Piano Production Resumes after World War II
Japan's economy went on a war footing in 1937 as Japan invaded China, a conflict that began the country's involvement in what would escalate into World War II. Until the end of the war in 1945, Kawai factories produced aircraft parts instead of pianos and organs. With much of Japan's infrastructure devastated, it wasn't until 1948 that Kawai could resume the production of pianos and organs. Within a few years the company was thriving once again, turning out more than 1,500 pianos per year and employing 500 people. The company was incorporated in Japan in May 1951 and took its present name. Kawai built his first concert grand piano in 1952, and his efforts in the field were recognized a year later when he was awarded the Blue Ribbon Medal of Honor from the Emperor, the first person in the piano industry to be recognized. Two years later, in October 1955, Koichi Kawai passed away at the age of 70.
Kawai's 33-year-old son, Shigeru Kawai, took charge of the company his father had founded and transformed it into a contemporary enterprise, combining his father's handcraftsmanship with modern manufacturing techniques. He established the Arai lumber processing plant in 1957 to supply materials to a new piano assembly plant, which opened four years later and featured a truly modern production line for the first time in company history. While increasing production capacity, Shigeru Kawai took steps to build demand for the company's output. In 1956 he launched the company's music education program, establishing a chain of Kawai Music schools, and to staff them with qualified teachers he began the Kawai Academy of Music. The company developed a door-to-door sales program to push piano lessons and generate piano sales, and within a few years some 2,000 sales representatives combed the country and more than 300,000 Japanese were enrolled in Kawai music schools. To make sure that the pianos the company sold would be used and enjoyed by its customers, Kawai also founded the Kawai Piano Technical Center, which trained technicians to tune and service pianos. In 1959 Kawai became involved in the direct retailing of pianos by opening its own stores, which in addition to selling pianos also serviced them.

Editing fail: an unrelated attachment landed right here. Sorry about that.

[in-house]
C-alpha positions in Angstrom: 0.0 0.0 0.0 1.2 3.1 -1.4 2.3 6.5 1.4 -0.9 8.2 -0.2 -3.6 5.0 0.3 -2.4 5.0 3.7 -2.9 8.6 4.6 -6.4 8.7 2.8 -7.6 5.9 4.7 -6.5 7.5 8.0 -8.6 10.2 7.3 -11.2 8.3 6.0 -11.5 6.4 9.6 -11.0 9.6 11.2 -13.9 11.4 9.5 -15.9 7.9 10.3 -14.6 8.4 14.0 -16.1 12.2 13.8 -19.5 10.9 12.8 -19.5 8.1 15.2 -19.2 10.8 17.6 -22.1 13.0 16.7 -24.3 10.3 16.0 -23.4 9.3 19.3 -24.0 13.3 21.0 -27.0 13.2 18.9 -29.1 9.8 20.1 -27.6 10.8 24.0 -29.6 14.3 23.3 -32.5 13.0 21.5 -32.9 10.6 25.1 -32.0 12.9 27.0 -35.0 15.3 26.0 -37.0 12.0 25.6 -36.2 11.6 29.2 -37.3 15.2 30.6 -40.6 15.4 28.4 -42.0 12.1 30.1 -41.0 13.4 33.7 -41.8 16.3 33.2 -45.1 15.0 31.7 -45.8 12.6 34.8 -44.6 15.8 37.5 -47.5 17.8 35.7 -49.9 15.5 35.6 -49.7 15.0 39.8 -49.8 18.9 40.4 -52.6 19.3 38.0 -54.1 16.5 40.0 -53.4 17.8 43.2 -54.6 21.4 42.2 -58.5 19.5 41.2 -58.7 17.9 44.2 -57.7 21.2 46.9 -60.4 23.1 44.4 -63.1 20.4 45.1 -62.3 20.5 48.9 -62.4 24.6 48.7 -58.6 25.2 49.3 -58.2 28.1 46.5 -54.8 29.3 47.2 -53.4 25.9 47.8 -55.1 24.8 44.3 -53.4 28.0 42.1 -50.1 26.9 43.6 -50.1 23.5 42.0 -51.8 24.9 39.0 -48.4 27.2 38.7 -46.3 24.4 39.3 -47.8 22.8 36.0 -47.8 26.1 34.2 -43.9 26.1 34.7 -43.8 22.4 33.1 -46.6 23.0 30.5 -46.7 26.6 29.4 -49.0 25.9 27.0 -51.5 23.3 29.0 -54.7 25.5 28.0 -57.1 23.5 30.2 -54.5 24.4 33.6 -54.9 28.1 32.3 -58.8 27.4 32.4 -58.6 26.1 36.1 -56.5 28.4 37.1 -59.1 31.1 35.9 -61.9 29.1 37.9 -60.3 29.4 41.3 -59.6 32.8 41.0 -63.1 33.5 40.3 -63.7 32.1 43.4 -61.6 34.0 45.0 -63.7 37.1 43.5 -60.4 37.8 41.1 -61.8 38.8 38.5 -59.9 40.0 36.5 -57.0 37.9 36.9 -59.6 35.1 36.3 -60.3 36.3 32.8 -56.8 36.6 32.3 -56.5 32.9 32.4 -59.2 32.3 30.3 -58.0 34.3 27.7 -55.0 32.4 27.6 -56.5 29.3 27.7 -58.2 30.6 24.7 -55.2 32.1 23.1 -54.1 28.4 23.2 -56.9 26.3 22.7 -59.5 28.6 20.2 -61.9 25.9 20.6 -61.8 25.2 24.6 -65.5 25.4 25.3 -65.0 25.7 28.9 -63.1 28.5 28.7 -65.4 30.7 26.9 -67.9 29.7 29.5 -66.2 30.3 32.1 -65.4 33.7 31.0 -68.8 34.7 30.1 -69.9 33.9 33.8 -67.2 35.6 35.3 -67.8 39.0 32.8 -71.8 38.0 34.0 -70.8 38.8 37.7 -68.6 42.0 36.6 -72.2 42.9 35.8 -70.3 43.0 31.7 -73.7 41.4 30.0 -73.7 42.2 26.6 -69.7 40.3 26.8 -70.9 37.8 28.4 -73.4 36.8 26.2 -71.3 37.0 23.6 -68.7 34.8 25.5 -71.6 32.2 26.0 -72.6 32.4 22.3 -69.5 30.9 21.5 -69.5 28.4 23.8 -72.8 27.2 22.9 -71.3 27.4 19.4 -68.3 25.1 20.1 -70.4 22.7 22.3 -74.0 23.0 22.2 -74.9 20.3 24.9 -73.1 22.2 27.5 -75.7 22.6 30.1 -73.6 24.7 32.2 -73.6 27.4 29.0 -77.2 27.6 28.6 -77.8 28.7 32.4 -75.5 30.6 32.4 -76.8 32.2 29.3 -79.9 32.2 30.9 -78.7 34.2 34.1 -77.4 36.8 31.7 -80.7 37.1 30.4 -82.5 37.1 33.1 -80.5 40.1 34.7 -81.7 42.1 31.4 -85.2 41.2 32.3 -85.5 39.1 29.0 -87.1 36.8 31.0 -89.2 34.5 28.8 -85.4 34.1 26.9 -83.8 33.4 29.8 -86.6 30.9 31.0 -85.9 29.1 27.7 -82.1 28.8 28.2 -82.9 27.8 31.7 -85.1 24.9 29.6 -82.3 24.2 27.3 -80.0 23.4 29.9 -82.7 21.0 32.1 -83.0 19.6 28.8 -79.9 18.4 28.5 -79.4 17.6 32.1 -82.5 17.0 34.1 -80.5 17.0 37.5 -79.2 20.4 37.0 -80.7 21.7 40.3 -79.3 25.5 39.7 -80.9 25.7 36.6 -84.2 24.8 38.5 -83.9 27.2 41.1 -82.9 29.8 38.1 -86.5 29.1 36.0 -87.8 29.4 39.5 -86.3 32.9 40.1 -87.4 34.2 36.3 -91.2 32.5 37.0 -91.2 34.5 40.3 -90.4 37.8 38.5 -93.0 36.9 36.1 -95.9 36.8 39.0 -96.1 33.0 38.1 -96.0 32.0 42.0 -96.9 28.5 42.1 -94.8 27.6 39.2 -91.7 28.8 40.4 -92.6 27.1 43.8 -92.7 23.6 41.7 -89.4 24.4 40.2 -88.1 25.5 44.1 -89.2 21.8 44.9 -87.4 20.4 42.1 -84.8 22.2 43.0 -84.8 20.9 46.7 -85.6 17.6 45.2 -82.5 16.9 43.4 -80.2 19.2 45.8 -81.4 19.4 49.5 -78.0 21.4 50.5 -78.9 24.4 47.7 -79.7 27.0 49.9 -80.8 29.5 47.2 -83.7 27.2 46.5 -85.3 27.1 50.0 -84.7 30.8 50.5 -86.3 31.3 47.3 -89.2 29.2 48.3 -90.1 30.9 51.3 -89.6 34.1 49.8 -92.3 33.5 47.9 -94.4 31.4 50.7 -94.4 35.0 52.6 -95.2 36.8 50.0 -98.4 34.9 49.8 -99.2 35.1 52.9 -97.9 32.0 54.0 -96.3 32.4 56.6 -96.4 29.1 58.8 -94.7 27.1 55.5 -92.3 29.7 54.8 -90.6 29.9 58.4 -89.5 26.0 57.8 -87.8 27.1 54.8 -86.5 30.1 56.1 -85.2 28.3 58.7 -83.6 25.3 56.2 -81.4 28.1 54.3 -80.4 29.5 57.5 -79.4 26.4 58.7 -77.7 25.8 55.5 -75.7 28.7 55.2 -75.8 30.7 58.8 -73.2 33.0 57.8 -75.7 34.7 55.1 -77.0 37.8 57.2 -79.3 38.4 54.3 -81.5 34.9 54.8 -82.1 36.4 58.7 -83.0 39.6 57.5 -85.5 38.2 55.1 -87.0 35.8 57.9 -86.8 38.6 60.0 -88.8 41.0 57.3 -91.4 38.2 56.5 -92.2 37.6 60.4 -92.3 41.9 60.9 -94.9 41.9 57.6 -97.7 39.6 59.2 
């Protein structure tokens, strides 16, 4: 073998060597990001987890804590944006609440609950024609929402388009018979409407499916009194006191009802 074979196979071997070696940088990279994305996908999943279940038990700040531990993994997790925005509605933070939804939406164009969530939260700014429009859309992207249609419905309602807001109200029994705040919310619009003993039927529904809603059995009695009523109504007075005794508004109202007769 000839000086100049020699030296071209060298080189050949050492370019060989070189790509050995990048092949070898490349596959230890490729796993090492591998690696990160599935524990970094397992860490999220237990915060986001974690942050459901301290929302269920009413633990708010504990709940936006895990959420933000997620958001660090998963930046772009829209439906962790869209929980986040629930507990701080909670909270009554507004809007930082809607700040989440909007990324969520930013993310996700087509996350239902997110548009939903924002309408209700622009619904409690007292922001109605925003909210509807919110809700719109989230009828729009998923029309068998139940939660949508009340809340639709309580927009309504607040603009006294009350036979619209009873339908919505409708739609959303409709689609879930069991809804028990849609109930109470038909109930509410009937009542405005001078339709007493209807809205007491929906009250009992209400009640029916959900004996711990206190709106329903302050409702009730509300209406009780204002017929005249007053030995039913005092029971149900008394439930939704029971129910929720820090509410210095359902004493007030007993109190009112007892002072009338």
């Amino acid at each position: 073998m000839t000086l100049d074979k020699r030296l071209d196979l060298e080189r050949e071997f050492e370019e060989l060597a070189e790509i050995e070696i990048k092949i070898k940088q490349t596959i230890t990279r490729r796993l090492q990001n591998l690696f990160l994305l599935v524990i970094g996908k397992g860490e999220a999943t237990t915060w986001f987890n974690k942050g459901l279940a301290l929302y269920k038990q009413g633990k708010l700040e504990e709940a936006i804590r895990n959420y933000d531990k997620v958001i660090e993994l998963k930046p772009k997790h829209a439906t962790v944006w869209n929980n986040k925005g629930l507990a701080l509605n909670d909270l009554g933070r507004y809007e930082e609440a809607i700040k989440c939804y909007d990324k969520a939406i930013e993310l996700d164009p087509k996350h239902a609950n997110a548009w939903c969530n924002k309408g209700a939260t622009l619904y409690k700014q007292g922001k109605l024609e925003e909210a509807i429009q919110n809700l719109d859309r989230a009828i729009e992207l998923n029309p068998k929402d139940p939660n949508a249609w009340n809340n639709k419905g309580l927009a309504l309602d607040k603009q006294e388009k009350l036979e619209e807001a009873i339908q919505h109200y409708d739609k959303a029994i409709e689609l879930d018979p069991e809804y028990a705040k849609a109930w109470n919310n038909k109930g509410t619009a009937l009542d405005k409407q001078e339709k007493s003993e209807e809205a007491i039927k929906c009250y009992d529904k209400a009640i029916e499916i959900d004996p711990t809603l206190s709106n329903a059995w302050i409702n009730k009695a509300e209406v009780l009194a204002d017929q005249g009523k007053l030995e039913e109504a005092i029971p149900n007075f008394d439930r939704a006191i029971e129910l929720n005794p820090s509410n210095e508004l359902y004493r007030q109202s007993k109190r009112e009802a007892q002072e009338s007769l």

Kawai introduced its first electronic organ to the market in 1960. Kawai became a public company in 1961, its stock listed on the Tokyo Stock Exchange. With the company now well established in its home market, Shigeru Kawai set his sights overseas, in particular the United States. In May 1963 Kawai America Corp. was launched. More foreign subsidiaries would soon follow in Australia and Asia. In 1975 Kawai Canada was established, followed a year later by Kawai Deutschland GmbH, located in West Germany. In 1979 Kawai Europe GMbH was formed, also based in West Germany in Dusseldorf. Along the way, Kawai introduced a number of innovations and key products. In 1968 the company introduced its ABS Styran action flanges, replacing some wooden parts in the piano action with longer-lasting, stronger plastic parts that better resisted warping, shrinking, and swelling caused by moisture. Kawai unveiled a transparent grand piano in 1971, and a year later introduced its KG-series of midrange priced grand pianos. A top-end line of hand-built grands, the GS-series, was introduced in 1979.